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Need suggestions for herb/spice wall in my garden

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posted on Jun, 11 2008 @ 11:45 AM
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I have started a Spice Wall to surround my veg garden, and would like some suggestions as to what to populate it with.

It works like this, I dig a long, narrow trench, lay a cinderblock over it, lengthwise, with the holes facing up to the sky and down to the trench, I then fill the holes with a soil mix and a plant that produces an herb, a spice, or a pest-deterring flower like the Marigold. For each cinderblock, I basically end up with two nice-sized flowerpots that great drainage and give deeper roots access to more soil.

The idea is threefold: it acts as a porous, soil and water, physical barrier against grass, weeds, and an aromatic barrier against pests and animals. It provides me with a wide variety of (eventually) free, fresh spices and herbs for cooking. And lastly, it's extremely educational.

So far, I've got: Marigolds, two types of rosemary, two types of basil, garlic, oregano, dill, arugula, and stevia. We've also got wild mint, but it flourishes so much we don't need to cultivate it.

It's kind of addictive looking for new herbs to use. I'm going for variety as much as functionality. I've had great fun so far finding new herbs, and when I discovered stevia, the excitement got even more so. Stevia leaves are something like 30 times sweeter than sugar. I made some tea with the mint we have running wild out back and let it steep with some stevia leaves... it took off the bite from the mint while leaving the "minty", sweetened it juuuuust enough to make it tasty while still being thirst-quenching, and was oddly calming as well.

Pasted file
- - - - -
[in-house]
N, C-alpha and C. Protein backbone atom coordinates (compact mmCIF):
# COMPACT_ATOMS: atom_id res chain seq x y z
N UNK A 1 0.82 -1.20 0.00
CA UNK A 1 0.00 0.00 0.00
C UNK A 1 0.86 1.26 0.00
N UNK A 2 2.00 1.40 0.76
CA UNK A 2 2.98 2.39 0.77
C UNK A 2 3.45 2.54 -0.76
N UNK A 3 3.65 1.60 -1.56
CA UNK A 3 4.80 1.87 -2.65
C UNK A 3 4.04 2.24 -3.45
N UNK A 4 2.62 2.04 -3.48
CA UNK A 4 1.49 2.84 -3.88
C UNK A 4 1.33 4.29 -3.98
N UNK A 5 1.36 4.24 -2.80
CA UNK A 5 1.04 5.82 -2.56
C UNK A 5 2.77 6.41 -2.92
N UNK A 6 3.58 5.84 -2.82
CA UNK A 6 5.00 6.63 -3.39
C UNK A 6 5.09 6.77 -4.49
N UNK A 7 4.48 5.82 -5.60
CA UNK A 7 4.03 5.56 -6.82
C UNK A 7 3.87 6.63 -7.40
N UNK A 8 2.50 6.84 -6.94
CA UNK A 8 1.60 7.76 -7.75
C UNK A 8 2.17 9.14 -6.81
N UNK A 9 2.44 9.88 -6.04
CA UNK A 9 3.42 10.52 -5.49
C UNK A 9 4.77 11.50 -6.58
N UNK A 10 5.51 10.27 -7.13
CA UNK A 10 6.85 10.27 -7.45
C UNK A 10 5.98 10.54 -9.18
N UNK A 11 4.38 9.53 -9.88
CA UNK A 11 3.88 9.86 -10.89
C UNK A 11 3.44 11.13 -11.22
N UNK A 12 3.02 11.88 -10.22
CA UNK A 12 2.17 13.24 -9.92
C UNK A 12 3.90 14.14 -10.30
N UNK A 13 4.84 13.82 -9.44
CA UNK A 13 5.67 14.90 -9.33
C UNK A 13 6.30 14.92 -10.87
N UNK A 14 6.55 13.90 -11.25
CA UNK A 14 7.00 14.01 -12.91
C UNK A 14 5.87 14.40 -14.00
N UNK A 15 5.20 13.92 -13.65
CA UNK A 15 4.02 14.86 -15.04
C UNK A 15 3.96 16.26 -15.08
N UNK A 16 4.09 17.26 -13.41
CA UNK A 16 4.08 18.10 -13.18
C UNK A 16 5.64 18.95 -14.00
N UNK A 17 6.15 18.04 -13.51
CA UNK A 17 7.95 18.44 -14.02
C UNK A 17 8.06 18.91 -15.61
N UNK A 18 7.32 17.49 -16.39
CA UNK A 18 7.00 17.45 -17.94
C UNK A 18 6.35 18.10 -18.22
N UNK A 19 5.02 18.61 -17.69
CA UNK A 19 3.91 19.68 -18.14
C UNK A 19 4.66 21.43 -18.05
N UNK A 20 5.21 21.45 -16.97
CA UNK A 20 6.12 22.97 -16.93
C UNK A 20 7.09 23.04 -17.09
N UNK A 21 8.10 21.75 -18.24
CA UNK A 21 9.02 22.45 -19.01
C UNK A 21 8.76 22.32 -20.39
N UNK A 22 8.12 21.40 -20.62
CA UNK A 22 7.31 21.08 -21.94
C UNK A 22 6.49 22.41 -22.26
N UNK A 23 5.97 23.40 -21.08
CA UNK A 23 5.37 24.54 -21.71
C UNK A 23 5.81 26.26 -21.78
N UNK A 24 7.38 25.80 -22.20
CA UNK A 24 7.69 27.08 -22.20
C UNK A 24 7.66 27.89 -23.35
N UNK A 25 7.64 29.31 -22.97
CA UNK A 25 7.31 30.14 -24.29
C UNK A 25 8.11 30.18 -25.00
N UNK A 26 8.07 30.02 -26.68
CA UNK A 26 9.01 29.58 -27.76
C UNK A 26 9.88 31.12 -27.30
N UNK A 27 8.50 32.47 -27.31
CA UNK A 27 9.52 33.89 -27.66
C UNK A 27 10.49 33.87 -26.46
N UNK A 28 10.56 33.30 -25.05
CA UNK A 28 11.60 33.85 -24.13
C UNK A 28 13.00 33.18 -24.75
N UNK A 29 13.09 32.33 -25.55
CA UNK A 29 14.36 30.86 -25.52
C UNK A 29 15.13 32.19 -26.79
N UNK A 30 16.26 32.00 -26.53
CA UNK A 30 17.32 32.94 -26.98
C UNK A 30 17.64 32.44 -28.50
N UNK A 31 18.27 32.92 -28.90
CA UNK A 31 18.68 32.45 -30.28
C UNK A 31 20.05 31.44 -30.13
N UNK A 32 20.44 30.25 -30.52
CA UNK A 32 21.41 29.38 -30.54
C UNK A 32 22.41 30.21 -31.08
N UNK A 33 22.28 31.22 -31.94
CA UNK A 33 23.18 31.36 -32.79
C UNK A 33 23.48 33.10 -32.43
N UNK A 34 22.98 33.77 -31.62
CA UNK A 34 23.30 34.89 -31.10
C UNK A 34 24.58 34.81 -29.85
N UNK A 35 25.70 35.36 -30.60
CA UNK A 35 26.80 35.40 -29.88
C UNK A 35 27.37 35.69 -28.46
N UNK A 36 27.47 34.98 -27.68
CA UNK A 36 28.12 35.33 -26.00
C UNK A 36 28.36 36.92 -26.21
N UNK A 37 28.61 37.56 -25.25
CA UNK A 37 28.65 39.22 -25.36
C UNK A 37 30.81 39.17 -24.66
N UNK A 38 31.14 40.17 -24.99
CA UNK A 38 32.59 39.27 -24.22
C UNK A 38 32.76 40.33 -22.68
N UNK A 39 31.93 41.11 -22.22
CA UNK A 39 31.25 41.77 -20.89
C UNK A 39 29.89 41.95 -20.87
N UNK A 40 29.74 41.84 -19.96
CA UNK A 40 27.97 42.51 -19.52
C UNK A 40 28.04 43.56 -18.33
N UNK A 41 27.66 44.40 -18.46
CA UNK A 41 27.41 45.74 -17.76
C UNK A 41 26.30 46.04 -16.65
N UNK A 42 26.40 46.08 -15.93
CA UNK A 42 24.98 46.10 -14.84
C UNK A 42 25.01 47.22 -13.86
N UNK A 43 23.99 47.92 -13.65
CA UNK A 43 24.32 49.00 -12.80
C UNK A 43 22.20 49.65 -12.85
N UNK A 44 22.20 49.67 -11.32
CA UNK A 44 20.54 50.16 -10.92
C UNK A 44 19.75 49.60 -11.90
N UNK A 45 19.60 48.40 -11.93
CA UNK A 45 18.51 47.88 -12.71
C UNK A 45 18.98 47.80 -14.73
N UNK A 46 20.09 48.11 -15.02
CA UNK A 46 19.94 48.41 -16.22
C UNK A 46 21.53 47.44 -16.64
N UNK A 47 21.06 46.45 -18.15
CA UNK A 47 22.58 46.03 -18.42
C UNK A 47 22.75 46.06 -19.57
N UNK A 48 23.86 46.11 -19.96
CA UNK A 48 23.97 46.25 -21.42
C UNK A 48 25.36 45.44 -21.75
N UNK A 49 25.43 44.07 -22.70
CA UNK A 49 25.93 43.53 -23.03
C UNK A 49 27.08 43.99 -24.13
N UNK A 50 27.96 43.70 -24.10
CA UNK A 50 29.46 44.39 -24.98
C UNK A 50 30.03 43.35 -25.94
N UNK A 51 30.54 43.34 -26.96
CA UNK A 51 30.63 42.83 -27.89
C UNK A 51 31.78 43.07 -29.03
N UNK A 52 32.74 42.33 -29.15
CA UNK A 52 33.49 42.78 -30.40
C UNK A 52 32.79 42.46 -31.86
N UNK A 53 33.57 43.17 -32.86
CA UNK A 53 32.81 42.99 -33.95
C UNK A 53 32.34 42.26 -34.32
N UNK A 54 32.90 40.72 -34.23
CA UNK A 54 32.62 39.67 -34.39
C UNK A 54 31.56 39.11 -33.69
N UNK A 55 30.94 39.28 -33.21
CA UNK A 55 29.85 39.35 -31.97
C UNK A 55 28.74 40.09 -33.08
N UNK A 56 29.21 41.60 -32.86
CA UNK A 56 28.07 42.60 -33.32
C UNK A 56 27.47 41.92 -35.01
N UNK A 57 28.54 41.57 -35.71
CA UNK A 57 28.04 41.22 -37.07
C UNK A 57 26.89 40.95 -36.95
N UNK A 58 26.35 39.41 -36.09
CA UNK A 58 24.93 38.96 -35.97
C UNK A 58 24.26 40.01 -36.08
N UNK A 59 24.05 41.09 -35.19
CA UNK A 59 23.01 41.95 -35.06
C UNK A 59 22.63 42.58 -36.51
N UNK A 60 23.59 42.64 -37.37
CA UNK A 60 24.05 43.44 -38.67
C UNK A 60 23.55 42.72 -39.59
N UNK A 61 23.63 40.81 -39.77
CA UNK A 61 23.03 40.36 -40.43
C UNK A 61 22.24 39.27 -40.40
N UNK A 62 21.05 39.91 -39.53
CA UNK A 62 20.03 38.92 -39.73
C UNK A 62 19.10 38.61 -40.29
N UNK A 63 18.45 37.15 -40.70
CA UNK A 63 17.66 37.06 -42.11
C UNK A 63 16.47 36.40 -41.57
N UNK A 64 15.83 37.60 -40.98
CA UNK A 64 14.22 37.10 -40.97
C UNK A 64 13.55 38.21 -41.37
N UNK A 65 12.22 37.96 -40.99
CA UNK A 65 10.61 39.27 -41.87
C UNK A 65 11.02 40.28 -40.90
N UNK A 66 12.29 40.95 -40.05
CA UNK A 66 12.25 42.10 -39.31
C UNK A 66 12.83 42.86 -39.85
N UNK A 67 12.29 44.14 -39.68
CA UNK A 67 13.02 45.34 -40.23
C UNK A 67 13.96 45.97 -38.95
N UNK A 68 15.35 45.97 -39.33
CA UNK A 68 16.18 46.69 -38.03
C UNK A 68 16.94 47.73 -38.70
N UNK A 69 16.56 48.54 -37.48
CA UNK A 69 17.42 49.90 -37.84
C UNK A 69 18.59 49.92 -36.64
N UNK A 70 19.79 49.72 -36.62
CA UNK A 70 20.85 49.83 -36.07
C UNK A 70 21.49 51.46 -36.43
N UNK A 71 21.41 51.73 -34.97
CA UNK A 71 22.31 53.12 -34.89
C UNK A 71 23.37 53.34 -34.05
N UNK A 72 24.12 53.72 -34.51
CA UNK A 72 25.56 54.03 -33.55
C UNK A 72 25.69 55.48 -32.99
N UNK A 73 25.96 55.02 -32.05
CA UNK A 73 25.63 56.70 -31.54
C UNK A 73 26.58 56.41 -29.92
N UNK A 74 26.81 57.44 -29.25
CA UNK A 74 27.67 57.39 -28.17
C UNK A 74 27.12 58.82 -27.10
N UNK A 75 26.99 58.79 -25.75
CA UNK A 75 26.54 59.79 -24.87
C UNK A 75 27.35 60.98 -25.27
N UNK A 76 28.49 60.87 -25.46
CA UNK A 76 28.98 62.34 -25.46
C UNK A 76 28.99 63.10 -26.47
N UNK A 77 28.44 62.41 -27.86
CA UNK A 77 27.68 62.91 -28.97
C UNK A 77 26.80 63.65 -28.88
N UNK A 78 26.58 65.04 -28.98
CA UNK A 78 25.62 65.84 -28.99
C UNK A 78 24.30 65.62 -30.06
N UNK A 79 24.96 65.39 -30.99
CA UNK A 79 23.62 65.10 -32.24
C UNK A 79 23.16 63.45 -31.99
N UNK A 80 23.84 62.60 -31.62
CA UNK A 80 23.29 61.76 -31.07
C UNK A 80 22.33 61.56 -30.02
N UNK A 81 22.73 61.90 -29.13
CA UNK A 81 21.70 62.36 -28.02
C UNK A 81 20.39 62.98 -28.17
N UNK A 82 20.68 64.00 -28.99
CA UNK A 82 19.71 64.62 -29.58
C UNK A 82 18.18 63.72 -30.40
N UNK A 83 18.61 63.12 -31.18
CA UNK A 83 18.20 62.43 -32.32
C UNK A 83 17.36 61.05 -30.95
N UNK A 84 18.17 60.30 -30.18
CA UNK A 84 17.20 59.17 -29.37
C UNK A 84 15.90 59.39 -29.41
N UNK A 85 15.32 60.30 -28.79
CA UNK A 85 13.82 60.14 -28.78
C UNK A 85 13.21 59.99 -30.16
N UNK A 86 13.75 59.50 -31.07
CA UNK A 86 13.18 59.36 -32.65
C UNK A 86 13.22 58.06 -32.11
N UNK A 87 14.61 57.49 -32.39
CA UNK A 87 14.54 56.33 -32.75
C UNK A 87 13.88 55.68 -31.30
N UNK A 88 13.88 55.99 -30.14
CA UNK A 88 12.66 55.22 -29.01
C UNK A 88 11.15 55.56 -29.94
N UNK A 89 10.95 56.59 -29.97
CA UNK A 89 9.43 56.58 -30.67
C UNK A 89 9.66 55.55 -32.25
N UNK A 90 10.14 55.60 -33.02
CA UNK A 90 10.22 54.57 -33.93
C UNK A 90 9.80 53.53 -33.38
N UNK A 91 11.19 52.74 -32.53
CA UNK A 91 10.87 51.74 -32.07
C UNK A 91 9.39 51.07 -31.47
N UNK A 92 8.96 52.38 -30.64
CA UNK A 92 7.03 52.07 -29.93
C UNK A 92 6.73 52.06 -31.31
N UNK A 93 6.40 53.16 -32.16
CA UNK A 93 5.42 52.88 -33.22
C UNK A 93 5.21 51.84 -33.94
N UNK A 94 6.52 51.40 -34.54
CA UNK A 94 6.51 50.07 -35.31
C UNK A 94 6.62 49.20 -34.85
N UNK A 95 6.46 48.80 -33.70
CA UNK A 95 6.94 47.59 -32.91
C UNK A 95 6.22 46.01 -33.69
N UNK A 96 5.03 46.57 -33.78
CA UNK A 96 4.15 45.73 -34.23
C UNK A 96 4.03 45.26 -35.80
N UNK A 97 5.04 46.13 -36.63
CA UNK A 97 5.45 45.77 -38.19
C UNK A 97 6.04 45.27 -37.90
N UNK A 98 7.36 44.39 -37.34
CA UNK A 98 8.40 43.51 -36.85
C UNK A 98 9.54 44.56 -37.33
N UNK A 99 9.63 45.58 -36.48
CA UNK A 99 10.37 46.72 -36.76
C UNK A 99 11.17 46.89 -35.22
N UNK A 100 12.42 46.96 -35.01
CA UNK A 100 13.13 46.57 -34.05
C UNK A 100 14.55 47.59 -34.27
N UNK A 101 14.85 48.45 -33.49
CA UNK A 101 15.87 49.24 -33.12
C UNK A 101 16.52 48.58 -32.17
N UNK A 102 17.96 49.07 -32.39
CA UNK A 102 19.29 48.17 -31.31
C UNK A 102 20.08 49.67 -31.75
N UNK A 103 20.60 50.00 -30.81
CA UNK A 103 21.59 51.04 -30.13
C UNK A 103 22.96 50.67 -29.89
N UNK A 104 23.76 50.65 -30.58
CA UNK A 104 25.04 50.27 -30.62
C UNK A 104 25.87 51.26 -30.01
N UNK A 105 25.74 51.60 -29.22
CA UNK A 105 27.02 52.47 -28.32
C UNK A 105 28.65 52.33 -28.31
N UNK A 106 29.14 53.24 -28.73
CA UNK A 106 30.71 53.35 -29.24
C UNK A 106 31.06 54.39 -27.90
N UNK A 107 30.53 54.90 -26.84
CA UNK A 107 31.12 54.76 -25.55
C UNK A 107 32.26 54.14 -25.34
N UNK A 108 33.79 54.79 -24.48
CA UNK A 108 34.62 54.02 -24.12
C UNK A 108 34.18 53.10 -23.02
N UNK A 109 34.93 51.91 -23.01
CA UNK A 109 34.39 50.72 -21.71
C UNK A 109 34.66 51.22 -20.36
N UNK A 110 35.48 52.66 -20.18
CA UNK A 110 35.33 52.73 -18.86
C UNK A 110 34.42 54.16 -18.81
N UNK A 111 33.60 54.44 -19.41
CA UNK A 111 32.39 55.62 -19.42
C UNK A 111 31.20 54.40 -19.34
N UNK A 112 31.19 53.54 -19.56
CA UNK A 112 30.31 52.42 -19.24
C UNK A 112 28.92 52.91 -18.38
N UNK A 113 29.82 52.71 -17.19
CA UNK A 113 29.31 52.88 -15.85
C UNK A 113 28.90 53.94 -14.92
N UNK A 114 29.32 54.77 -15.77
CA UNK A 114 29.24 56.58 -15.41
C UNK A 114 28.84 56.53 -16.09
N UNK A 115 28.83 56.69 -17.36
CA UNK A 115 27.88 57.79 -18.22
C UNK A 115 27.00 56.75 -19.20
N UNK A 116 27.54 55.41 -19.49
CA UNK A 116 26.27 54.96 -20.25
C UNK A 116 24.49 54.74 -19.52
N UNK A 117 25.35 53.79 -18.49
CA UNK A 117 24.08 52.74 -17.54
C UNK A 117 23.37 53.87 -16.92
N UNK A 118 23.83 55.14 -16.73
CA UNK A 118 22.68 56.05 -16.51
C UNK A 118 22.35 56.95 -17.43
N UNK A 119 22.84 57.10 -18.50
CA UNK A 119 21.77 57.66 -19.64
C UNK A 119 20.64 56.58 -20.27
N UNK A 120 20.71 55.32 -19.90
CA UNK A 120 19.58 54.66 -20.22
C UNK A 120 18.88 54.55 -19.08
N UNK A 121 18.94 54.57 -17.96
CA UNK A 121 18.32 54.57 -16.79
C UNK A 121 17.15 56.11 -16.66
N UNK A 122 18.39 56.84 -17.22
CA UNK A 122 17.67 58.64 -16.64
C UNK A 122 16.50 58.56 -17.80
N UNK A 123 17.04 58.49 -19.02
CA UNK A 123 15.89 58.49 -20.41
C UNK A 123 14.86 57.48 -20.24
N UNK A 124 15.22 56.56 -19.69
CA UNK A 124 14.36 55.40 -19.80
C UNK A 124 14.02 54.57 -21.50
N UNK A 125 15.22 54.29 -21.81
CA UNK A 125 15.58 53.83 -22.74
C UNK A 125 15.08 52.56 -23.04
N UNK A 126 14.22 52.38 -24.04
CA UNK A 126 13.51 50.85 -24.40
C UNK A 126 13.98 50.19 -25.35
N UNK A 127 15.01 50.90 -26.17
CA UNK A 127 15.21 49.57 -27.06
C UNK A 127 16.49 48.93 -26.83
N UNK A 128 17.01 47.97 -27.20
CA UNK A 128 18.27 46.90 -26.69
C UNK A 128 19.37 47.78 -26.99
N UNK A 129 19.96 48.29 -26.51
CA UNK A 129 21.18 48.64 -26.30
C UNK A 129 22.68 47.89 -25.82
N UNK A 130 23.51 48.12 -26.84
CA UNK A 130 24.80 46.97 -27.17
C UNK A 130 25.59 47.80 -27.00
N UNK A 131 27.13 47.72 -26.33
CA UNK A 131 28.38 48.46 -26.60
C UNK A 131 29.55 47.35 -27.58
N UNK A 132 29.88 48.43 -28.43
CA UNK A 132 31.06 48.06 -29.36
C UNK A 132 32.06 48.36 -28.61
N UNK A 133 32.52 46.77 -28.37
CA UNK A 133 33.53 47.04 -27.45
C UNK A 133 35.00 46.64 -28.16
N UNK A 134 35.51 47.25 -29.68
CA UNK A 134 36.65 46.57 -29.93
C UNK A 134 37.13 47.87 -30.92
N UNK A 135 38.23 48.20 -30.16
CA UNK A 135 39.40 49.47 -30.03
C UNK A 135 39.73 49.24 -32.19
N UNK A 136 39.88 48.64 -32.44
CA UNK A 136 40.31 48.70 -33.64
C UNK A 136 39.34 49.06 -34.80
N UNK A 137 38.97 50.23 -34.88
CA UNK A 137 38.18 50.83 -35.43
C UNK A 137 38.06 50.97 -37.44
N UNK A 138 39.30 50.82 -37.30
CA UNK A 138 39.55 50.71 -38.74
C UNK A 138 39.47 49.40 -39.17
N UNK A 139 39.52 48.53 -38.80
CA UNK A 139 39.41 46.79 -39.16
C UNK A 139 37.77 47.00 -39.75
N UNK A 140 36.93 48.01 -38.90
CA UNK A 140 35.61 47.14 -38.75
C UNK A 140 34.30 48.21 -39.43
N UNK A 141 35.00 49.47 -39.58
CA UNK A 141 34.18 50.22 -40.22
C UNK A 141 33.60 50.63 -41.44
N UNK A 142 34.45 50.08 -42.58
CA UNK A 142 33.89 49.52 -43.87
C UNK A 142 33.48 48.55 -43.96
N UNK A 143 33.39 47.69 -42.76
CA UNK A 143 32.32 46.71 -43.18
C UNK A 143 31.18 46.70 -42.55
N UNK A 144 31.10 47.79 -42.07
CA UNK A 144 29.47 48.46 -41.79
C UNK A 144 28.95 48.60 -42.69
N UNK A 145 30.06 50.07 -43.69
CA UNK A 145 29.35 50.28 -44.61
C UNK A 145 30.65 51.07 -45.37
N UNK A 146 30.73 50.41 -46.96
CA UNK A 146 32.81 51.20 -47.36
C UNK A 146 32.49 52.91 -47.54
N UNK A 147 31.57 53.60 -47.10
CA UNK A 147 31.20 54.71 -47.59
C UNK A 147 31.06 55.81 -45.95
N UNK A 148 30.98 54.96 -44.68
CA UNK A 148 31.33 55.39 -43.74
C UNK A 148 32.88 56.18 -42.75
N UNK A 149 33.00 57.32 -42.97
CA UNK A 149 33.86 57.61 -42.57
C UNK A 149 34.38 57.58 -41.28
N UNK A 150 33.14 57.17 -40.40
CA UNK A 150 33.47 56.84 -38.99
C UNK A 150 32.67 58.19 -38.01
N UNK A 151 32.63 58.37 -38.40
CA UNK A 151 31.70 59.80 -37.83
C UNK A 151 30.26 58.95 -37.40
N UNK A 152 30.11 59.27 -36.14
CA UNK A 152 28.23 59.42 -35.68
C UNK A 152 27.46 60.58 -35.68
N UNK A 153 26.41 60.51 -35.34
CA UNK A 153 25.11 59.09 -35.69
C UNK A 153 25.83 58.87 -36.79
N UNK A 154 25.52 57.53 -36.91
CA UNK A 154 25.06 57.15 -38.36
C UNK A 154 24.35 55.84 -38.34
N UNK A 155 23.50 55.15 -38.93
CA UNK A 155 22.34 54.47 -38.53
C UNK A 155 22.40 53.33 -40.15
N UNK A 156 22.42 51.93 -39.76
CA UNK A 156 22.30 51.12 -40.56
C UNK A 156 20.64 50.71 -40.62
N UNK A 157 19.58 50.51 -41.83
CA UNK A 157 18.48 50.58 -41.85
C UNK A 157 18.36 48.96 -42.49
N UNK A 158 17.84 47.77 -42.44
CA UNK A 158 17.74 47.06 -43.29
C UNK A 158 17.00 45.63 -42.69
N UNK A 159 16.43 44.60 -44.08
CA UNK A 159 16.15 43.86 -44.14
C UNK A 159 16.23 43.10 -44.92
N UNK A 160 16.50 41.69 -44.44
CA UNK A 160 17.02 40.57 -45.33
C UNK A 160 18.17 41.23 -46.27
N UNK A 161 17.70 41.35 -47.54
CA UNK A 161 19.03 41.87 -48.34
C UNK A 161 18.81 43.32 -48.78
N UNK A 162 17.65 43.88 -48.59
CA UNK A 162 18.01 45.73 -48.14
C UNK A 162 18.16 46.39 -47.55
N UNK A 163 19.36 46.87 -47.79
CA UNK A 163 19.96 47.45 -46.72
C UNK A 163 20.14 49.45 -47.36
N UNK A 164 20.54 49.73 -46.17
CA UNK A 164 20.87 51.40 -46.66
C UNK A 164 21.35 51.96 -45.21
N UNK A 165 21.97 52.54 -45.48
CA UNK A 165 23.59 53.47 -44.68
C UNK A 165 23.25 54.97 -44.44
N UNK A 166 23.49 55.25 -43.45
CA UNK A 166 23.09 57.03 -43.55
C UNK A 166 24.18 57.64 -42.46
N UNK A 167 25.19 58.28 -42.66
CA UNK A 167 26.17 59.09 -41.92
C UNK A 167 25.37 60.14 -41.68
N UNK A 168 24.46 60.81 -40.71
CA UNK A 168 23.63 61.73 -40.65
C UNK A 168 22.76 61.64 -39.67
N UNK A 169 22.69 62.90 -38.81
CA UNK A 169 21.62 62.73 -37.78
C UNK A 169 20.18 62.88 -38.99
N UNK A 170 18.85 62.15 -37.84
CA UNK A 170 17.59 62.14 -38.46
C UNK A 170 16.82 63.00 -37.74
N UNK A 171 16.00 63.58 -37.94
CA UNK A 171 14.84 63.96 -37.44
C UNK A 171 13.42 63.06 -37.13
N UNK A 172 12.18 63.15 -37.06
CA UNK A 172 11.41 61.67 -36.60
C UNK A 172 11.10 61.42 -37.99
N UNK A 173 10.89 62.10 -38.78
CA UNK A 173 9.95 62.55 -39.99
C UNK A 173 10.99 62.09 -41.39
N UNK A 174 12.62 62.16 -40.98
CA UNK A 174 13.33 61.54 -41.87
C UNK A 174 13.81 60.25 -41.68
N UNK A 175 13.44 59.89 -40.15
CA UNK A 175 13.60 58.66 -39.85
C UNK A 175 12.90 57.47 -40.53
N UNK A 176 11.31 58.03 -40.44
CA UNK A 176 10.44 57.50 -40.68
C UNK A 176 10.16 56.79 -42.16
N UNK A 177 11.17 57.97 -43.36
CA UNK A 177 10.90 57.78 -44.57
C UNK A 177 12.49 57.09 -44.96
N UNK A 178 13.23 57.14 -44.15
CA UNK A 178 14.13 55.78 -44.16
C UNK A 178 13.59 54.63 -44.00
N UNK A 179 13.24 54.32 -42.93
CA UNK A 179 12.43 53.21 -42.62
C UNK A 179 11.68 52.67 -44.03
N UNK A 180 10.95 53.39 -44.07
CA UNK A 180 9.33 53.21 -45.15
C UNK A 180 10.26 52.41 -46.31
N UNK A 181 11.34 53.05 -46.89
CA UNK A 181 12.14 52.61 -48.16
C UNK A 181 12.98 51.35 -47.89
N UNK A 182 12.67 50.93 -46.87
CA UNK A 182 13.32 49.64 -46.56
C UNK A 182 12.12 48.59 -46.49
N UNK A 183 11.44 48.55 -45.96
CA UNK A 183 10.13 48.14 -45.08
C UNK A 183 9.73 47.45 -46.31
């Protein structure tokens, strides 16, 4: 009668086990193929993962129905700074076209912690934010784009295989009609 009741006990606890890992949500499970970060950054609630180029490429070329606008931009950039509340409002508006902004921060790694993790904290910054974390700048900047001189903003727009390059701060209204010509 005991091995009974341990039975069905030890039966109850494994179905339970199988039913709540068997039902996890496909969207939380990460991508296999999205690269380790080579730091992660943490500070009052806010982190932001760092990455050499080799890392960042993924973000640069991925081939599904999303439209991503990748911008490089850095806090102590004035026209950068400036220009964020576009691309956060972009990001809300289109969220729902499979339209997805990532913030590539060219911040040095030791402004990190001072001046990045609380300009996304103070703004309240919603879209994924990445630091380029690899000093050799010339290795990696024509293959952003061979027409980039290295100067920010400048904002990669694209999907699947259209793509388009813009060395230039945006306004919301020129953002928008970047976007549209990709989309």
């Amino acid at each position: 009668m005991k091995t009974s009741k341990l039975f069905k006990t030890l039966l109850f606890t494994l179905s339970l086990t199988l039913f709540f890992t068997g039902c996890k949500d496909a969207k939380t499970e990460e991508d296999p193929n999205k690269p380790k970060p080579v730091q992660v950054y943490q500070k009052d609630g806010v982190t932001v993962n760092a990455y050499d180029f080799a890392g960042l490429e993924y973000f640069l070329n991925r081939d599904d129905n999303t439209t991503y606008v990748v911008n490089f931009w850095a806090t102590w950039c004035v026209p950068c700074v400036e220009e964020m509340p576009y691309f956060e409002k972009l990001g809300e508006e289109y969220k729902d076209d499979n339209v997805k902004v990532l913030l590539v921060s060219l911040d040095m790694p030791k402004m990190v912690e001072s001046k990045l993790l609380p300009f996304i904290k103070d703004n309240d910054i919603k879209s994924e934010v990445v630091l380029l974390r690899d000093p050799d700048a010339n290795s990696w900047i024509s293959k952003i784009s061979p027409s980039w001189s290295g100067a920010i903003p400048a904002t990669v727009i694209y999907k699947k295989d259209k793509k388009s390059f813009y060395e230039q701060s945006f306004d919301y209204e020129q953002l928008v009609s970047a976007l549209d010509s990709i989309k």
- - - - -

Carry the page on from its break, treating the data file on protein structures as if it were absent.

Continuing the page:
Anyway, I've still probably got another 50-100 "flower pots" to fill, and any herbs, spices, pest-repelling flowers, you can recommend that will manage to flourish inside a cinderblock hollow would be greatly appreciated.

And please, keep it legal. I'm sure we're all aware there's a certain herb I could grow, but I don't particularly care to grow anything that can get me arrested.




posted on Jun, 11 2008 @ 11:49 AM
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What about chilli's

They are always a good addition to any cooking that you do, and they are pretty easy to maintian



posted on Jun, 11 2008 @ 11:54 AM
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A couple different varieties of parsley would be good too pal.

Parsley freshens up just about any savory dish. Love the stuff.

Peace



posted on Jun, 11 2008 @ 12:10 PM
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Yep chili, parsley and maybe some coriander (cilantro) ?
That sounds like a lovely garden you have there


I didn't know you could grow Stevia, that sounds like a wonderful plant to have also



posted on Jun, 11 2008 @ 12:29 PM
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How about sage and rosemary? The smell repels some pests, but it pleasant to us.
Chives are great to grow as well.



posted on Jun, 11 2008 @ 12:41 PM
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Peppers
I've had miserable luck with Bell peppers this year. I mean miserable. Seeds never germinated... hardened transplants died... You'd think it was garden hell for peppers in my garden. Maybe I mixed the soil too rich? Also, some peppers require big bushy spaces. Have y'all got any recommendations on specific peppers that aren't painfully hot, and can grow "contained"? Or did you mean specifically "chili peppers"?

Parsley
Dr. Love, you read my mind. I was actually reaching for Parsley when I had to move this Stevia plant out of the way, and then read it to see what it was... My next trip will definitely involve Parsley. Do you have a favorite type to recommend?

Cilantro
Fantastic idea! I'd completley forgotten about Cilantro. Every time I buy it at the store, it's way too much to use quickly, and if I don't use it quickly, it becomes slimy and moldy. Having my own supply I could just pick what I need from it would be fantastic. Thank you for the reminder.

Stevia
I had no idea this stuff even existed till it ended up accidentally in the way of the parsley I was reaching for yesterday. I did a little research into it, and it turns out there appears to be quite a bit of controversy surrounding a judgment call from the FDA about it.

(from Wiki...)